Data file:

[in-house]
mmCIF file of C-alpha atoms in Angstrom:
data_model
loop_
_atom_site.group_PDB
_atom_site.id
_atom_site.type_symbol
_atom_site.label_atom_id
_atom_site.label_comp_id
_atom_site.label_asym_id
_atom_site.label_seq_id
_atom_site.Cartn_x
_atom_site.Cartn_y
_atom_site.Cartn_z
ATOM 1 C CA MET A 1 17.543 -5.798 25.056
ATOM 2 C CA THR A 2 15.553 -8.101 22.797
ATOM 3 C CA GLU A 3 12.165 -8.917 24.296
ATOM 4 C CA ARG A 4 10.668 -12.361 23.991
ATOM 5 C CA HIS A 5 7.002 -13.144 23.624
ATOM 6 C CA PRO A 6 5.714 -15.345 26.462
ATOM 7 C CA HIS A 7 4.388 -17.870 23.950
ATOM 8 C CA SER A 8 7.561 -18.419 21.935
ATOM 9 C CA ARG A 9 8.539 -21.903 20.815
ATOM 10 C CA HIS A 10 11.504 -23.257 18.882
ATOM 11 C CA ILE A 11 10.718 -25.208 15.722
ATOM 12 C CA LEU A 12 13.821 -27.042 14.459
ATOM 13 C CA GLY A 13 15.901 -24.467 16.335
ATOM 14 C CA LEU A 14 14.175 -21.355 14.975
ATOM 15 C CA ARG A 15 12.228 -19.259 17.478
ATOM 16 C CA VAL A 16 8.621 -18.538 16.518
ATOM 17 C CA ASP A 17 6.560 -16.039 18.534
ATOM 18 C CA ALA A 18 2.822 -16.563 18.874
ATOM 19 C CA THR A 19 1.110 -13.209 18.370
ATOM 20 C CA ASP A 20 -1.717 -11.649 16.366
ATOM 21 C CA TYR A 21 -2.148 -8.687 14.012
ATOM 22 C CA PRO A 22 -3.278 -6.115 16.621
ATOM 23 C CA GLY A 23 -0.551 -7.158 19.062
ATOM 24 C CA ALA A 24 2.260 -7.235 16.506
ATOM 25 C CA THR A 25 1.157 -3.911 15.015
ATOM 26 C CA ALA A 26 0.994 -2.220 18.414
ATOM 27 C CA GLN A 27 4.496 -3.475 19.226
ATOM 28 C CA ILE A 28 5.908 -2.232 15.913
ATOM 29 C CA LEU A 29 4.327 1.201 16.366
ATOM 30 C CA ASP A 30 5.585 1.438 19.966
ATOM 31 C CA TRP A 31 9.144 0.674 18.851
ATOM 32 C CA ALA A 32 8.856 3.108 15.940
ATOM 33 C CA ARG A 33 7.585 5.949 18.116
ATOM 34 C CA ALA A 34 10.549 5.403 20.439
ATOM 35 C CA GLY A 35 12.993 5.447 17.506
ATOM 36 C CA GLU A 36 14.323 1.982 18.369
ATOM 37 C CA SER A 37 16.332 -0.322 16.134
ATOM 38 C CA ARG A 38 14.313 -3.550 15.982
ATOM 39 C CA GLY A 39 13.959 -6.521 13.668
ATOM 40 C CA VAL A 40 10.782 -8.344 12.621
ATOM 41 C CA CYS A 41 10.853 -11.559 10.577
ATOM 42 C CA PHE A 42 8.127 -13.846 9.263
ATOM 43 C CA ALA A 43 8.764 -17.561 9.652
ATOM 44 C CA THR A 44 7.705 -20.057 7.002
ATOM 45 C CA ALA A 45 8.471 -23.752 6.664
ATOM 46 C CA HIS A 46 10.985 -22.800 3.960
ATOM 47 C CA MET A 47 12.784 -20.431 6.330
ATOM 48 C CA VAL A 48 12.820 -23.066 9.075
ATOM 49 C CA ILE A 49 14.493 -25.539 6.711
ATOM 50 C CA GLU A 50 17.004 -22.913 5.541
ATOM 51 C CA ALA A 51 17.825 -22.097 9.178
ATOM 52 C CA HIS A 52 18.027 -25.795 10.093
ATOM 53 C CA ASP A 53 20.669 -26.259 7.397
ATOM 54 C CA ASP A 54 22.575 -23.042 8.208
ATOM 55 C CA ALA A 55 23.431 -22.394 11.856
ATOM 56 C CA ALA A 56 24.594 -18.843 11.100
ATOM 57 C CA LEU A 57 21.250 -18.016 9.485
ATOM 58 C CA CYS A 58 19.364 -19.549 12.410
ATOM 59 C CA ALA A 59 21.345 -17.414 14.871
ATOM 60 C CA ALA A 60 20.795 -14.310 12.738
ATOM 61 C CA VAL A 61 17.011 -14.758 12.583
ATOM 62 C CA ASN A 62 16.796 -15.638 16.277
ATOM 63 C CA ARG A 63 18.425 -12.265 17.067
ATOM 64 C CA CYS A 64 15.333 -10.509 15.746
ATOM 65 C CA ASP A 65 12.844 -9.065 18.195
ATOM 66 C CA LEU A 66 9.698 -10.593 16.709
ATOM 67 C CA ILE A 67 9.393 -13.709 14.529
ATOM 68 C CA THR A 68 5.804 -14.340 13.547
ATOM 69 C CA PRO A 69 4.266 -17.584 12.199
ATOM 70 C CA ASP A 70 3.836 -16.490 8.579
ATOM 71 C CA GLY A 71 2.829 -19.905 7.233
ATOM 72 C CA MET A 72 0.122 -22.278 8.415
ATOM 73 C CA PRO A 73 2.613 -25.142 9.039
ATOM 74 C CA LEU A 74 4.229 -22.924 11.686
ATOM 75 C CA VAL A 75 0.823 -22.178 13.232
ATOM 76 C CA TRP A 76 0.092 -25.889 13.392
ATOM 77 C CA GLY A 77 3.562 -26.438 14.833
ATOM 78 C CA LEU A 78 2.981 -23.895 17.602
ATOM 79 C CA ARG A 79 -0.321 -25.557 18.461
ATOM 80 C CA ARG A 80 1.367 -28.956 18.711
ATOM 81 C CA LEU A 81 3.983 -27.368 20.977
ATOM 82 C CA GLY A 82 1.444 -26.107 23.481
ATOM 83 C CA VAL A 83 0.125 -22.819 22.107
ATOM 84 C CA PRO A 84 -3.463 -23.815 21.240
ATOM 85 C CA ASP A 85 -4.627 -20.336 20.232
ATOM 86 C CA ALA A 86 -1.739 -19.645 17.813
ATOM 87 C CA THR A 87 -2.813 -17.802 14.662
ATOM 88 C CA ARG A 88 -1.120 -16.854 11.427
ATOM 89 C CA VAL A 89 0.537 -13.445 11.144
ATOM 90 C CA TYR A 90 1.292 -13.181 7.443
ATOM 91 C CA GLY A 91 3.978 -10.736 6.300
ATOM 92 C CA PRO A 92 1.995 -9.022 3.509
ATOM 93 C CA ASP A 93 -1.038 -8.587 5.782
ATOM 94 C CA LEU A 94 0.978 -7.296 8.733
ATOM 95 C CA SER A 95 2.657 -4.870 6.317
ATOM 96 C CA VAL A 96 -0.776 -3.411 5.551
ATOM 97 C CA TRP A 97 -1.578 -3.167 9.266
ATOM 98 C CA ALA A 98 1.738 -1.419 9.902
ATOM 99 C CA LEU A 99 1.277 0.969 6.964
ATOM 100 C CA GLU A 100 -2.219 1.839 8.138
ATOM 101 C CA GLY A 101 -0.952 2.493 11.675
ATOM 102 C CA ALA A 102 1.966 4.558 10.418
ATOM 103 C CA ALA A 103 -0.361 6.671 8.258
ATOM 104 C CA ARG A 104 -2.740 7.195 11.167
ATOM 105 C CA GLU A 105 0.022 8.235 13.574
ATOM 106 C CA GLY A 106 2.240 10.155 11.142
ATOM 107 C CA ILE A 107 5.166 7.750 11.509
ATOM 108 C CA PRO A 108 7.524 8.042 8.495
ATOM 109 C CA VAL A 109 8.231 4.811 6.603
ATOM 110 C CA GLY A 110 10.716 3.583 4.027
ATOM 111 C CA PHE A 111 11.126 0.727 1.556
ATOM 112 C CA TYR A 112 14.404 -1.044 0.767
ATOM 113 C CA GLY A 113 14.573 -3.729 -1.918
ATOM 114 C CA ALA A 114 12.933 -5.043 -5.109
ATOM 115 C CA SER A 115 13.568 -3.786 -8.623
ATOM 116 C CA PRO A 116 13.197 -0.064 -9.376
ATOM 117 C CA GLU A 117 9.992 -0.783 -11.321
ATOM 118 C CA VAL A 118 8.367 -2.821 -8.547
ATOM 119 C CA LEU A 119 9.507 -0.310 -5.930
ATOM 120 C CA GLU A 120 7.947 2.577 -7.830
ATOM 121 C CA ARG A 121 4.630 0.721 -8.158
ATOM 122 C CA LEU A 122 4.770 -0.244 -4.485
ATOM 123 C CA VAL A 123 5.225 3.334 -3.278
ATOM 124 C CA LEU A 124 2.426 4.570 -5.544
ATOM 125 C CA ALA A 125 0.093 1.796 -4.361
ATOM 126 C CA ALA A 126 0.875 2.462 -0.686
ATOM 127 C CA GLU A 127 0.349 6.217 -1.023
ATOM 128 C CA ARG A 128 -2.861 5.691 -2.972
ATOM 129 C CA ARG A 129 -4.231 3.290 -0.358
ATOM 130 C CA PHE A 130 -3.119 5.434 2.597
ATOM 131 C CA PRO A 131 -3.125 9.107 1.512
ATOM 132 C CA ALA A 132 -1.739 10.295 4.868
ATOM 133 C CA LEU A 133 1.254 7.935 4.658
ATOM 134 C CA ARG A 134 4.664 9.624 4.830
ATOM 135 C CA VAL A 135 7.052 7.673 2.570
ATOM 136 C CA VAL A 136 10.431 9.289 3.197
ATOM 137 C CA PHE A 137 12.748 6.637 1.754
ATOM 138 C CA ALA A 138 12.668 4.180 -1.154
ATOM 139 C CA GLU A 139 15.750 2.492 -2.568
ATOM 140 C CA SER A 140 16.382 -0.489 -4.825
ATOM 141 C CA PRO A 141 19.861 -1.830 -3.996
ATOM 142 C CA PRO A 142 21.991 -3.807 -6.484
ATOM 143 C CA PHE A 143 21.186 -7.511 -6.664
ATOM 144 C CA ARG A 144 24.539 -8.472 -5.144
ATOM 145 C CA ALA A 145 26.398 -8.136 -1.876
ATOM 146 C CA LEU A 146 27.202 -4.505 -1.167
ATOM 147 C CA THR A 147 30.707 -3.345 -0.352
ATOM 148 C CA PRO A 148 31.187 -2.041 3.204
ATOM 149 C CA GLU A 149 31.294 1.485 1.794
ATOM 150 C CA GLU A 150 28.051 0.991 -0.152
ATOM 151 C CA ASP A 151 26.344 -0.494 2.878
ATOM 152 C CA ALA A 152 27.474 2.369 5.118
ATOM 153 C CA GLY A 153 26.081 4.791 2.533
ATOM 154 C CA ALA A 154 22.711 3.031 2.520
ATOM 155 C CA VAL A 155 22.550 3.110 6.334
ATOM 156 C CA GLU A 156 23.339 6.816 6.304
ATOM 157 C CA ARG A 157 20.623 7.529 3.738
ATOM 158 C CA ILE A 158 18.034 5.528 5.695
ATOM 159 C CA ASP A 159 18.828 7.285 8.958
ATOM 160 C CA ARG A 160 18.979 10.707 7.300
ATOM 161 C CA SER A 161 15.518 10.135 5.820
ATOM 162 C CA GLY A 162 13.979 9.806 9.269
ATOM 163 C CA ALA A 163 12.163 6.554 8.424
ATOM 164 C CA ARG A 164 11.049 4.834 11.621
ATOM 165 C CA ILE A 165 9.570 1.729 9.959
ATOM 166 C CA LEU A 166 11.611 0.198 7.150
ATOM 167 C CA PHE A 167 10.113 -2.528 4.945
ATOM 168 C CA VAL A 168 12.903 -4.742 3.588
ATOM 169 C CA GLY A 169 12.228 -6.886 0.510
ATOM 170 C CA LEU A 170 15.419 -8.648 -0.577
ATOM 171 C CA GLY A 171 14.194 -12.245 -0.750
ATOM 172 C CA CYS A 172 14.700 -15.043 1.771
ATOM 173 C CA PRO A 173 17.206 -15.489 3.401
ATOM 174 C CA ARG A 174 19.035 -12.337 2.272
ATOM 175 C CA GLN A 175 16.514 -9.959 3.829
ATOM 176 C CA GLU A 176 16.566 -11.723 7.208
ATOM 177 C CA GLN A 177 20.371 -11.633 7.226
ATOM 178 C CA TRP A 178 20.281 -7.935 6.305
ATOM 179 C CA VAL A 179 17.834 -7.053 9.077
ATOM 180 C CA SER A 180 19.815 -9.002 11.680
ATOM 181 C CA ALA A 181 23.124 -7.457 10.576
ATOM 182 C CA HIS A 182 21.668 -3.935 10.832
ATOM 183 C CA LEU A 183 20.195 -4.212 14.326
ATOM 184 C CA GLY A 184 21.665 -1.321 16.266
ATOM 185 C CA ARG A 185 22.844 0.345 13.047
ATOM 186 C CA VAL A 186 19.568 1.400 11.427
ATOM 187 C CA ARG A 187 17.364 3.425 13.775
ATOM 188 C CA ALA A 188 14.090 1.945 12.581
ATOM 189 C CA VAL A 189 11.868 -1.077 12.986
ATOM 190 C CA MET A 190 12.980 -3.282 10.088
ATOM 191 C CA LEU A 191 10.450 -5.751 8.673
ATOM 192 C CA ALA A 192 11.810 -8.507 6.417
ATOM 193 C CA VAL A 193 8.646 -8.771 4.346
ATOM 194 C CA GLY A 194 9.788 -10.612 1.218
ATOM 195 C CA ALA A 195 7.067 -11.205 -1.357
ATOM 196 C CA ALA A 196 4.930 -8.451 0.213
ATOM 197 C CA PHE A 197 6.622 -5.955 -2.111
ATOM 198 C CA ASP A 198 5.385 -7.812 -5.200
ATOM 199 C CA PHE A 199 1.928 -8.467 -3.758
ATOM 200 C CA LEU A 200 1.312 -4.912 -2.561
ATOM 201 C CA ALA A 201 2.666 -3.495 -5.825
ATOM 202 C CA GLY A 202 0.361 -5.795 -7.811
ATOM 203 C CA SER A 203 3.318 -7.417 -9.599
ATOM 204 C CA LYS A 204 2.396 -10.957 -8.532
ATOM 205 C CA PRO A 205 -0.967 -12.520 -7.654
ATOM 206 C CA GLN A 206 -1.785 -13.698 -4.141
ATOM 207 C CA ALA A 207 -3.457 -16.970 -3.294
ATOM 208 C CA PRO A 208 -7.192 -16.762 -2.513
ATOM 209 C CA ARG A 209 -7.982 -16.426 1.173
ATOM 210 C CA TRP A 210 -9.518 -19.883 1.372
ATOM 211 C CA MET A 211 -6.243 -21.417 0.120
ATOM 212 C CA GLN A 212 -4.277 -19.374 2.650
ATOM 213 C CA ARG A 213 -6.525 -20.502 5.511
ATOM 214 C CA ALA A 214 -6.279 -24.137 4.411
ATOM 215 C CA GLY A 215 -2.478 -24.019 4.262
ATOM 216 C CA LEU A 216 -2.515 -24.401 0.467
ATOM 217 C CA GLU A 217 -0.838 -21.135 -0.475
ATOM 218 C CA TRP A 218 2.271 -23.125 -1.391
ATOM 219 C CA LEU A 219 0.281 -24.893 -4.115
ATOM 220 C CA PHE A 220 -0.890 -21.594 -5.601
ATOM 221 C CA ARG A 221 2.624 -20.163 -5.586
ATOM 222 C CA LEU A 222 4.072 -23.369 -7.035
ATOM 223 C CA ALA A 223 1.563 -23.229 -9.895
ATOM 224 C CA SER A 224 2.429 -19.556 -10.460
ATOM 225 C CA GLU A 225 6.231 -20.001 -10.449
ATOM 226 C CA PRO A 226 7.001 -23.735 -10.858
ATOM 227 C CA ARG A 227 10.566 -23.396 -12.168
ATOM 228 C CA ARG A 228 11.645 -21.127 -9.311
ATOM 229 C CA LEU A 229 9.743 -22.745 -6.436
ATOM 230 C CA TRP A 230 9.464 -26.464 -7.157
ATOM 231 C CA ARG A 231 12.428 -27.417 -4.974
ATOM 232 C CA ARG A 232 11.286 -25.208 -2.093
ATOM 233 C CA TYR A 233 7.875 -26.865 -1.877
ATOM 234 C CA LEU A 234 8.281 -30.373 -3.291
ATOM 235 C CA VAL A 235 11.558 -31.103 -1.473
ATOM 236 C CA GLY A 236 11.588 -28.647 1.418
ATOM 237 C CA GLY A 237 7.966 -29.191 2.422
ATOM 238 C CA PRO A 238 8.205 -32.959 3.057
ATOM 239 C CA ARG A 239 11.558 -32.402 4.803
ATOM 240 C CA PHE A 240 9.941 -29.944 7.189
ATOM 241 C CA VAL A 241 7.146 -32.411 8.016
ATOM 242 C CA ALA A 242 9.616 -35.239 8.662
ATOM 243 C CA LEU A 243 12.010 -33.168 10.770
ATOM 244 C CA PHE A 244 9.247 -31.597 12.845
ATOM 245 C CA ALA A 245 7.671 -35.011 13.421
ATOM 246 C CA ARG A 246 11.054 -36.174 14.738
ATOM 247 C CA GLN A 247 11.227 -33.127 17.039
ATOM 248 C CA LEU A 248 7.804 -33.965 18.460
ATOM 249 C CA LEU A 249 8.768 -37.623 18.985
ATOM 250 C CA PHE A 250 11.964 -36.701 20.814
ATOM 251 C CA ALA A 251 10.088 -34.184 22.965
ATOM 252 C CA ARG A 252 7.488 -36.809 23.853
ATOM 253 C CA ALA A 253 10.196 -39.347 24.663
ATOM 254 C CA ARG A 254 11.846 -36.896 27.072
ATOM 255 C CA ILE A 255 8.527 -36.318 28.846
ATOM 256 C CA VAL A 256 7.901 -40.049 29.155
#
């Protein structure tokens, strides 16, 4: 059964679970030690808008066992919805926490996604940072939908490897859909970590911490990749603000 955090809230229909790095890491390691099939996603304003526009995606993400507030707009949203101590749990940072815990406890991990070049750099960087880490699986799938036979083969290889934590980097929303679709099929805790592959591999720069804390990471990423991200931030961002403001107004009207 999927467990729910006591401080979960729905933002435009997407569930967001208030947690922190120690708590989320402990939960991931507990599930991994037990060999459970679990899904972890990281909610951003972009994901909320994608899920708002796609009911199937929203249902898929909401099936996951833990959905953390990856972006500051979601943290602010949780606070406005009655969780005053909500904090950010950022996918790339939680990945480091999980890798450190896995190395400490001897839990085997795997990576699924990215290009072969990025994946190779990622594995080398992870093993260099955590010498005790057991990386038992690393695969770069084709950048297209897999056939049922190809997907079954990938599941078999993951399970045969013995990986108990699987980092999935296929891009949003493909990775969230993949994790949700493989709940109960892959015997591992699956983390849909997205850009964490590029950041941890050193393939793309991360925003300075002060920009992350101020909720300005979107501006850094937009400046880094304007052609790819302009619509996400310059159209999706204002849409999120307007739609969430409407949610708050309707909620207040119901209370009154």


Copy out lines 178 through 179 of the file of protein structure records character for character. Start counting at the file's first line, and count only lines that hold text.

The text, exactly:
ATOM 164 C CA ARG A 164 11.049 4.834 11.621
ATOM 165 C CA ILE A 165 9.570 1.729 9.959